Attraction and retention are on the minds of company leaders everywhere right now. HireRight revealed that 52% of respondents in a study stated that their top business challenge was hiring and retaining talent. With low engagement and increasing turnover rates, organizations need to start investing in their talent from the start.
Strategic onboarding is one of the more effective tools at an organization’s disposal to get employees producing faster, establish the employee’s value and create strong professional relationships in the workplace. Here are some elements of a stellar onboarding program.
They Have Fun
The term “strategic onboarding program” doesn’t exactly get people excited. A successful onboarding program should be focused on setting the tone for their time with the organization. The onboarding process does involve a long list of to-dos, compliance matters and paperwork, but those are secondary matters in onboarding. Focus on establishing values, setting goals and talking about how to reach them and helping them acclimate socially. Rachel Emma Silverman, WSJ contributor on the topic of corporate management said:“New employees tend to be greeted with stacks of benefits paperwork, technology hassles and dull presentations about company culture. But some companies—hoping to create a first impression that really counts—are turning to orientations that seem more collegiate than corporate, complete with co-worker networking sessions, time for new employees to tout their skills and even office wide scavenger hunts.”
Managers are Front and Center
Onboarding shouldn’t be considered “something that HR deals with”, everyone should be involved, especially management. Leaders should keep in mind that they are establishing expectations in these first weeks, days and even hours. Employees will either be excited to come back the next day, or they’ll start their job hunt again.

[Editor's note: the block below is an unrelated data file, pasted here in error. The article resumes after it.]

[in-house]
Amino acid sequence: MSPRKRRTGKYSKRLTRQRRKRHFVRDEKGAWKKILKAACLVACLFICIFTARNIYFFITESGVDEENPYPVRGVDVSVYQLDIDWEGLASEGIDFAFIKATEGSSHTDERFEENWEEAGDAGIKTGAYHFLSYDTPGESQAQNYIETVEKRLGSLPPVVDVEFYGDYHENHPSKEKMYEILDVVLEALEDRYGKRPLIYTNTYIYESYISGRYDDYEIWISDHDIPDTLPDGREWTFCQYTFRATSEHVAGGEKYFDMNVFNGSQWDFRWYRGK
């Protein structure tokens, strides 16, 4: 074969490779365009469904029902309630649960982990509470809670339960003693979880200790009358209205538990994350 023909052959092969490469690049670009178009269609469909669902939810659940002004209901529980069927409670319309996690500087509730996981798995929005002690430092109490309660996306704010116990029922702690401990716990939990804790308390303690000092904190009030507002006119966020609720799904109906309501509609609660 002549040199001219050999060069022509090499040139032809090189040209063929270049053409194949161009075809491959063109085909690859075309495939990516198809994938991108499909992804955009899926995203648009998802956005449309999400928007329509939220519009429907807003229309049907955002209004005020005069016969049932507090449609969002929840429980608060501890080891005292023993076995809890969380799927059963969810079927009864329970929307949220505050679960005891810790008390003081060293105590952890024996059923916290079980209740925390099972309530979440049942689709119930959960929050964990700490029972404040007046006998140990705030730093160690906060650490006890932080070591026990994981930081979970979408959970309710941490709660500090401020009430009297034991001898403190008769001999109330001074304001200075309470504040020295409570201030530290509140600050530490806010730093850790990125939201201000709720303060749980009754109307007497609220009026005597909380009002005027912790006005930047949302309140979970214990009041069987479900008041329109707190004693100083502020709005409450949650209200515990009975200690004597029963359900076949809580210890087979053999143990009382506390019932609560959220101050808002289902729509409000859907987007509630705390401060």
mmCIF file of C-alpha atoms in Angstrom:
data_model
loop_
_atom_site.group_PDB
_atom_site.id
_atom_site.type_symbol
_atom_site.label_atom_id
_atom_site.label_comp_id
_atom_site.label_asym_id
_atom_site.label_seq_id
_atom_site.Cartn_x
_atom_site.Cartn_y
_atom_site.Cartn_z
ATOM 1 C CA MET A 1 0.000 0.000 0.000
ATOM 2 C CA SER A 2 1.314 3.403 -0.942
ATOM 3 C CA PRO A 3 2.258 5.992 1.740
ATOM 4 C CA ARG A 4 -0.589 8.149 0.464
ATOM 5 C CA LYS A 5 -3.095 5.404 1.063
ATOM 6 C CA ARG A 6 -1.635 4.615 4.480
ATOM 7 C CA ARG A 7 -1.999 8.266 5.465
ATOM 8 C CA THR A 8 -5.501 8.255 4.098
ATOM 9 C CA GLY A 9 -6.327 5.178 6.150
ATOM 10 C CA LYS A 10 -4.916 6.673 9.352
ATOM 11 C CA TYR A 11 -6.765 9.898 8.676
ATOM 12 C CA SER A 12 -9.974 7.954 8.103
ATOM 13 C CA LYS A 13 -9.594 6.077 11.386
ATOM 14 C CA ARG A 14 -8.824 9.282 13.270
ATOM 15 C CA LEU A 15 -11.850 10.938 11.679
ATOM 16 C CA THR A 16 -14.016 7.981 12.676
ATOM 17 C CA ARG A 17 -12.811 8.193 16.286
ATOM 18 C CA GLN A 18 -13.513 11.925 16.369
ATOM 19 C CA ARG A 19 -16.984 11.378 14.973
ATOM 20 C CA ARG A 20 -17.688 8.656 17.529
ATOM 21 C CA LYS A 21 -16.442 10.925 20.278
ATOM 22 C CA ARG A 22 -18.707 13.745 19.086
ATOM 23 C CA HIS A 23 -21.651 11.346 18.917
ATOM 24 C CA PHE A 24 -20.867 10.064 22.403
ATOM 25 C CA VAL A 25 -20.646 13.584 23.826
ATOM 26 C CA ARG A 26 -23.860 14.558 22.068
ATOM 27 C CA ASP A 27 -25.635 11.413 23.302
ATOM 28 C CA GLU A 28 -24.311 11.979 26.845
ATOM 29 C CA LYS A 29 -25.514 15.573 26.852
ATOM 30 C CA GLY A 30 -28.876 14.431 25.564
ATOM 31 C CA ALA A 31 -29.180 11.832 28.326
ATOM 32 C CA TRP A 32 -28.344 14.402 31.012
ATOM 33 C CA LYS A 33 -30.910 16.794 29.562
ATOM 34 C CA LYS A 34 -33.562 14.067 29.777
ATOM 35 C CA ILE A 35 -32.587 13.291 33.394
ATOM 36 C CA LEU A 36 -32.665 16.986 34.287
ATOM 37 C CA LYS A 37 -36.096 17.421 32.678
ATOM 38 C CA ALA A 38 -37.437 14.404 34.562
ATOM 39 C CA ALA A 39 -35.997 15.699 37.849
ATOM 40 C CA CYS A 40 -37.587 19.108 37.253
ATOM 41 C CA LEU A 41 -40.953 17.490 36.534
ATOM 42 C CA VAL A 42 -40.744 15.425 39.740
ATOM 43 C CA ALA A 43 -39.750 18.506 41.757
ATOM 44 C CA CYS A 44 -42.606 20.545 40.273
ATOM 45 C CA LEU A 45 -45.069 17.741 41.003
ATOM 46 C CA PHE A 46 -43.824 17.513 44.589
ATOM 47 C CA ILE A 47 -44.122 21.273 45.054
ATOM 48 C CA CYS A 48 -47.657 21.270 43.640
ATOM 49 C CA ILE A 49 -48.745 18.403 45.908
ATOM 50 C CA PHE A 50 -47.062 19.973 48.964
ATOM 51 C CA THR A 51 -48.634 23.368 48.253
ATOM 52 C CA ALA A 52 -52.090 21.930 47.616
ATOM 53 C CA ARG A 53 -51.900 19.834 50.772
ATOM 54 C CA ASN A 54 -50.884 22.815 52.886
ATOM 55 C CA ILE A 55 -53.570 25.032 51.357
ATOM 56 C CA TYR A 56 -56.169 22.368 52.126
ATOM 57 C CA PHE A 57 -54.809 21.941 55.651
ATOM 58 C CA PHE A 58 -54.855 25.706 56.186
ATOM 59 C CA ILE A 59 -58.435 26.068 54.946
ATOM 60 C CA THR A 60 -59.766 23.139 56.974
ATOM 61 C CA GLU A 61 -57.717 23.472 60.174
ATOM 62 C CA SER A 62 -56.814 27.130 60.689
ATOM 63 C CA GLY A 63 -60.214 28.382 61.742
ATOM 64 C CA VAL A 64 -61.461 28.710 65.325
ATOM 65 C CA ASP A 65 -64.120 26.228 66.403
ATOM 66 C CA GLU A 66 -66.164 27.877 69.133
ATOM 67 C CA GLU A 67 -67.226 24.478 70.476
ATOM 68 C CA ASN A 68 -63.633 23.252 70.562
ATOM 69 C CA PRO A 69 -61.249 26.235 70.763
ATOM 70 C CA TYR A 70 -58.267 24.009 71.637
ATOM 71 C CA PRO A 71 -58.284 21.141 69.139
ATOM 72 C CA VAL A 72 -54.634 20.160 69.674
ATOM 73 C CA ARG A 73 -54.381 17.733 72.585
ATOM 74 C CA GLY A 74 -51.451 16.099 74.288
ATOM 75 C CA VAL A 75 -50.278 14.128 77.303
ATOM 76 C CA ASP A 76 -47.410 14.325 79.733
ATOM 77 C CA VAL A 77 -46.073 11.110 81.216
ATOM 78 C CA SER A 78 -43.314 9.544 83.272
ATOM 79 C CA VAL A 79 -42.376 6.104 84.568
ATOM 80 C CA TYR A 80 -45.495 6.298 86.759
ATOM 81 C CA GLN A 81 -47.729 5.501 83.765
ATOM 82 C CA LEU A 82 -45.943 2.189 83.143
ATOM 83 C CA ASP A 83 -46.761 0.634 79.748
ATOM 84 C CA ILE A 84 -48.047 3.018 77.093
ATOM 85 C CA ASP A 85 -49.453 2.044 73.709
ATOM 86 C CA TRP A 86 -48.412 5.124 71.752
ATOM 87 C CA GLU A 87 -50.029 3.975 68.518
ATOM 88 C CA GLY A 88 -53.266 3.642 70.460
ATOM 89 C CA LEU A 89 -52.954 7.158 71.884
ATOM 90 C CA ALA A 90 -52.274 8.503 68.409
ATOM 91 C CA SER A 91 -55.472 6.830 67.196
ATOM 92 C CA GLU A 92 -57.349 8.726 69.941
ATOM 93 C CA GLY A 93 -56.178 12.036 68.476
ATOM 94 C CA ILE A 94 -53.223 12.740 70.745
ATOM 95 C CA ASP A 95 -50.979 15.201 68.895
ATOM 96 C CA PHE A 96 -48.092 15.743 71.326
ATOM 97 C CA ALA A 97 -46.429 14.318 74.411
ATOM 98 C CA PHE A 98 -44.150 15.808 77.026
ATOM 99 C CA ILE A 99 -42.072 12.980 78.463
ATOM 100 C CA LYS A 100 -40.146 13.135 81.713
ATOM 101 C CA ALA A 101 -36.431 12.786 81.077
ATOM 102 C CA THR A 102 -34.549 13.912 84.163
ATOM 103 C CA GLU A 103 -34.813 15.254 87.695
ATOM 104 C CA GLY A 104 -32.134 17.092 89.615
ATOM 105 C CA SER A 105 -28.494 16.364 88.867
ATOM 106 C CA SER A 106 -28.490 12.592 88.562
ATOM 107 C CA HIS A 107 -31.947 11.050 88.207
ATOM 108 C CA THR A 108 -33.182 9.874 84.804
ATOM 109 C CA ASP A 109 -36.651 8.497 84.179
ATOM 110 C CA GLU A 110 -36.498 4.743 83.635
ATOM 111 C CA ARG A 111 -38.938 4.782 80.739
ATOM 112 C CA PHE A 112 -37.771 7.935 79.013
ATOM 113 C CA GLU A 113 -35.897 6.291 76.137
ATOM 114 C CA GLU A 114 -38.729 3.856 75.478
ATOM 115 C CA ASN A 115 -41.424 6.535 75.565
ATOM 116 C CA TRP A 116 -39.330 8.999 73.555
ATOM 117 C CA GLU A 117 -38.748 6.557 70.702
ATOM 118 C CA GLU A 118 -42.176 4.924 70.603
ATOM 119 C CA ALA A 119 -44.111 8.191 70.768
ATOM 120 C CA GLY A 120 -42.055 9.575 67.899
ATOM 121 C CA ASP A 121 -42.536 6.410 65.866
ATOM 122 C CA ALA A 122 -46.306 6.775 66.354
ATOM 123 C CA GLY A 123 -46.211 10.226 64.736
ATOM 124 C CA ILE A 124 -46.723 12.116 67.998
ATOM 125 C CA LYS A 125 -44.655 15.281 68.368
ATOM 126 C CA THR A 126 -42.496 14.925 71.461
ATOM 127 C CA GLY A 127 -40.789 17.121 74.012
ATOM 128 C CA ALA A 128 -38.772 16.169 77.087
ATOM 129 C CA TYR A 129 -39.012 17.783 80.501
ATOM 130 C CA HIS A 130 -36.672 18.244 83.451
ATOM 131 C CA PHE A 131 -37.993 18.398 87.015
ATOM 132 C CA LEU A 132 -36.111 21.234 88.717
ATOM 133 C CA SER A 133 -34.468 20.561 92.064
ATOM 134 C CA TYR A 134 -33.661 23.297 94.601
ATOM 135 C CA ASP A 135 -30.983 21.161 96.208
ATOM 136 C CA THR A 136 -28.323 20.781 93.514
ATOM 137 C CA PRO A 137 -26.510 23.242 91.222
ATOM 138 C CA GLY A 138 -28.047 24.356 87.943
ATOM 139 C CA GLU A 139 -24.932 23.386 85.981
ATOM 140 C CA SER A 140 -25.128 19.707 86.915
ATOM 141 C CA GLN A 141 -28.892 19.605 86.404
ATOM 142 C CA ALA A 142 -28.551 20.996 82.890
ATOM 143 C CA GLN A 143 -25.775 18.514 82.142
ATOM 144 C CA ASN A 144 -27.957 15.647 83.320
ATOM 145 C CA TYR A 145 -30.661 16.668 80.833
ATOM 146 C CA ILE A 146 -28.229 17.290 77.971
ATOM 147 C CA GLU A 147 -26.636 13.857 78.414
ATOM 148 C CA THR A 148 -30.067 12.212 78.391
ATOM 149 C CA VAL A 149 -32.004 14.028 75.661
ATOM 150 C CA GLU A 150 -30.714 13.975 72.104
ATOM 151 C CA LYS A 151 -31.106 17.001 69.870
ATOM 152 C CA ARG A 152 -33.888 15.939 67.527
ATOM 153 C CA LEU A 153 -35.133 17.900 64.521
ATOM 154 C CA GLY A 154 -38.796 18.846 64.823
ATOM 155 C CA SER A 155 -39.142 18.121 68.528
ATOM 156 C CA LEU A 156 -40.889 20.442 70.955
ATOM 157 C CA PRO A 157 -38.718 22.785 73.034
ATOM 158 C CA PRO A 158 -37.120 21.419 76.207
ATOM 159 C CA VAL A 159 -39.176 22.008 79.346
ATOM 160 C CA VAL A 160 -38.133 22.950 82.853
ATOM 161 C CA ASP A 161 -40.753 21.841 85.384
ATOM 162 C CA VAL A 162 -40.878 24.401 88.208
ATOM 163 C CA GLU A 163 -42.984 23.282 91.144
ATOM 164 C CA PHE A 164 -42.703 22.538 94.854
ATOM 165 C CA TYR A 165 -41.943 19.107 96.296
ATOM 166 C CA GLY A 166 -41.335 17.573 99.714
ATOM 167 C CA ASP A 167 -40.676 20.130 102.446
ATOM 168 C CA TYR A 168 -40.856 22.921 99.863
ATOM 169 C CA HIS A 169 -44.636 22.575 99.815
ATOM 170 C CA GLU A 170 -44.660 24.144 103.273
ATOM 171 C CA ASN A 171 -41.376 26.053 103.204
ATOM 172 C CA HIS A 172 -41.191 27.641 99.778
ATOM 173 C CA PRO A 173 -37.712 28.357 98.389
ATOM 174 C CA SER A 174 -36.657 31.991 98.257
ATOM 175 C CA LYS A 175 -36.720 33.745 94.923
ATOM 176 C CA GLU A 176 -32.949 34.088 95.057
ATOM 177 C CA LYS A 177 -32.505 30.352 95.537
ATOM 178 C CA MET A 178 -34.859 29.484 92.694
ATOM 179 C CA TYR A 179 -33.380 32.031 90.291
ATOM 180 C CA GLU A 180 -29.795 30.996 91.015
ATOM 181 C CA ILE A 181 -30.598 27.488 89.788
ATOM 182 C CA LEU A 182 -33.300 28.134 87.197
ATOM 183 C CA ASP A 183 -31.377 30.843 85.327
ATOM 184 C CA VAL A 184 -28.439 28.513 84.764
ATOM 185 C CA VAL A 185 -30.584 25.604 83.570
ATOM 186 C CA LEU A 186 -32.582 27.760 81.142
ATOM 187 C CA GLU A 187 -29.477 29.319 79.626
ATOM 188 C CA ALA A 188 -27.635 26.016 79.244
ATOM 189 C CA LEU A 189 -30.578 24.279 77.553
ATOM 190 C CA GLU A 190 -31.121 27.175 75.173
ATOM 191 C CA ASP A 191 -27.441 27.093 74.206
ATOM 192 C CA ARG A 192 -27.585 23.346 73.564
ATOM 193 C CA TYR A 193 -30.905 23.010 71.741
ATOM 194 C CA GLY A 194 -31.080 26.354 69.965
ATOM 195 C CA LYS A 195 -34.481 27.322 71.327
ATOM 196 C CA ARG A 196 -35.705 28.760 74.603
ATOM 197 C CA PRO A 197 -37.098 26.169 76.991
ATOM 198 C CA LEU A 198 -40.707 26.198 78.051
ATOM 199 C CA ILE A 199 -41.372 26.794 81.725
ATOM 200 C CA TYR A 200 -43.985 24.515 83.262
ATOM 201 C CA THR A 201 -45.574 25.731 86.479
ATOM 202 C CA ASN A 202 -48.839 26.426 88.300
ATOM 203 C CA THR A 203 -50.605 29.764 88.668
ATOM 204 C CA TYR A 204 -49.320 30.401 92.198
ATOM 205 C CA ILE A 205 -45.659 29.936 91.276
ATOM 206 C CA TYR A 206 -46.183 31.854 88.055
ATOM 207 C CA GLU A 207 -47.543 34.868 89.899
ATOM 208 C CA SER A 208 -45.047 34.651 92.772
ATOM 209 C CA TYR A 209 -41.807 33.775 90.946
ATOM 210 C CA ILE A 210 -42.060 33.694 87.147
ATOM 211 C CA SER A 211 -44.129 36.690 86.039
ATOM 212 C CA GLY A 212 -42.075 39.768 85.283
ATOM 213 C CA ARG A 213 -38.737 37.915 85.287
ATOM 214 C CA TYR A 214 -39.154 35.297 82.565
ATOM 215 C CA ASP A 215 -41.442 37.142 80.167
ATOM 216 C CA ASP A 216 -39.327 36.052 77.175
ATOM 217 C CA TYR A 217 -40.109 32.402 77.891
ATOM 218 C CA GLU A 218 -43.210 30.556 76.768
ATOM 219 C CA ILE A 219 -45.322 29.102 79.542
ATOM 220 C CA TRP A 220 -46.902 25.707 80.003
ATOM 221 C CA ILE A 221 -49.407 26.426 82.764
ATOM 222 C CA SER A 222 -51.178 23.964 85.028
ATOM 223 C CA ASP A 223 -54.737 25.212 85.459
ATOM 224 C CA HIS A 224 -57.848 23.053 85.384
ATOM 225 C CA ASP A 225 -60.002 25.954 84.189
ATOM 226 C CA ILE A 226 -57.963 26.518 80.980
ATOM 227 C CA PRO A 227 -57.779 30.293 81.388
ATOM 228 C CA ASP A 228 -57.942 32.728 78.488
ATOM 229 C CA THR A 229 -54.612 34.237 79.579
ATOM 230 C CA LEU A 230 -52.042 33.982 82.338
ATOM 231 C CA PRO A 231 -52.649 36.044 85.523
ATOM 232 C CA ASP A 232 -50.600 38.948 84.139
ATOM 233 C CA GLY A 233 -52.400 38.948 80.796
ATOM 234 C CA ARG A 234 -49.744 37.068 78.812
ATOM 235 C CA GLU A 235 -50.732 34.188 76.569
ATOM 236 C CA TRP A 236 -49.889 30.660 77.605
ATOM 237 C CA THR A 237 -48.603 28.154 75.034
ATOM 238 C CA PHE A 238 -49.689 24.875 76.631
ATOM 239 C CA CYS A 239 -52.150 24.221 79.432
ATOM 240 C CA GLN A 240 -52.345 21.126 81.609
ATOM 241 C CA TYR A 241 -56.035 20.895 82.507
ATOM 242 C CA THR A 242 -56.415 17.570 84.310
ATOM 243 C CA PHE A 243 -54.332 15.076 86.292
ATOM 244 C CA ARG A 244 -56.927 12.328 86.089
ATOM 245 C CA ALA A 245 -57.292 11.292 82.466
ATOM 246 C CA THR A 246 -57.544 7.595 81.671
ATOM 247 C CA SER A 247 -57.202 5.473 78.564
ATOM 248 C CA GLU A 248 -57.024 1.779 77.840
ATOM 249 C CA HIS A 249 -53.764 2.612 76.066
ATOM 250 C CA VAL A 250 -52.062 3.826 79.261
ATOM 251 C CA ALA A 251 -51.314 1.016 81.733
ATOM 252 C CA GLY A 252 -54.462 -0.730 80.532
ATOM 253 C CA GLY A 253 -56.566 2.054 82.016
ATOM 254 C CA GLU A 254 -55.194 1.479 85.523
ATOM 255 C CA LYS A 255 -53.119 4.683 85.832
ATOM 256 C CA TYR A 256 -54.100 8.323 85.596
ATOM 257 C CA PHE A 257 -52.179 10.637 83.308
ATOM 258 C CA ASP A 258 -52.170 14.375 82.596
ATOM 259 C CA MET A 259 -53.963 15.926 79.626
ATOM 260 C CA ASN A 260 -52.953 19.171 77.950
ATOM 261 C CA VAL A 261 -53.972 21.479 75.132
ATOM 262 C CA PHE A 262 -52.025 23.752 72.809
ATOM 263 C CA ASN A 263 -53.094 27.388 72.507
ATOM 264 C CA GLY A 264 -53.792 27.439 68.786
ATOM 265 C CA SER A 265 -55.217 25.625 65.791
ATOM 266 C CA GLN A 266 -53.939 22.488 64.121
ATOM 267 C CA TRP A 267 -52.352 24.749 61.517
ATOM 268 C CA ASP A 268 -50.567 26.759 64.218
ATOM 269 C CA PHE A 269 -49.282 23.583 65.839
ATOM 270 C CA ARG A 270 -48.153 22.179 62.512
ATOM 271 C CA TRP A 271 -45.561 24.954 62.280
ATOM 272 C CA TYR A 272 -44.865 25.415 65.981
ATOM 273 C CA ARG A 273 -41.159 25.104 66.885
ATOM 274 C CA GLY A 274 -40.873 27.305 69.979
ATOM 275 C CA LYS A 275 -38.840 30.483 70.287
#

A recent study by Accenture reveals the number one reason that employees voluntarily leave their jobs is that they don’t like their bosses. Managers need to open their eyes and realize the importance of creating an employee-focused culture from the start.
They Aren’t “Wham, Bam, Now Get Working!”
A great onboarding program will extend months after the hire is made. No one is going to start off knowing everything and no one is going to get to 100% productivity within the first couple of months, especially without guidance. It makes perfect sense to continue the onboarding process until the new employee is fully acclimated, engaged and producing. TekSystems Director, Rachel Russell said:“Employees sometimes think they should know more than they actually should in a given amount of time, so practical timelines are key to setting sensible expectations. Employers need to listen too because new hires want to start building relationships immediately – having the support of fellow team members is essential to a successful onboarding.”
Establish Values and Support the Company Culture
The company culture is based of the organization’s established values. These values should resonate through every part of the recruiting, hiring and onboarding process. Talent and leadership guru, Megan M. Biro said:“Leaders: Don’t punt or opt-out of this most important and deeply personal employee onboarding process. Make it happen and now. Add a dash of creativity and spark to your workplace culture. It matters to the talent you will recruit and retain.”
Each of these elements is vital in an effective onboarding program, but strategy like this isn’t possible without the support of the right technology. Paperwork, compliance and the start of training alone are enough to bury your HR team. Lighten their load by choosing the tech that makes room for the people matters in onboarding.
Want to know more about creating seamless and inviting processes for your candidates and new employees? We want to help! Find out what tools your organization’s unique needs require with our comparison tools.Nomadic Lass via photopin cc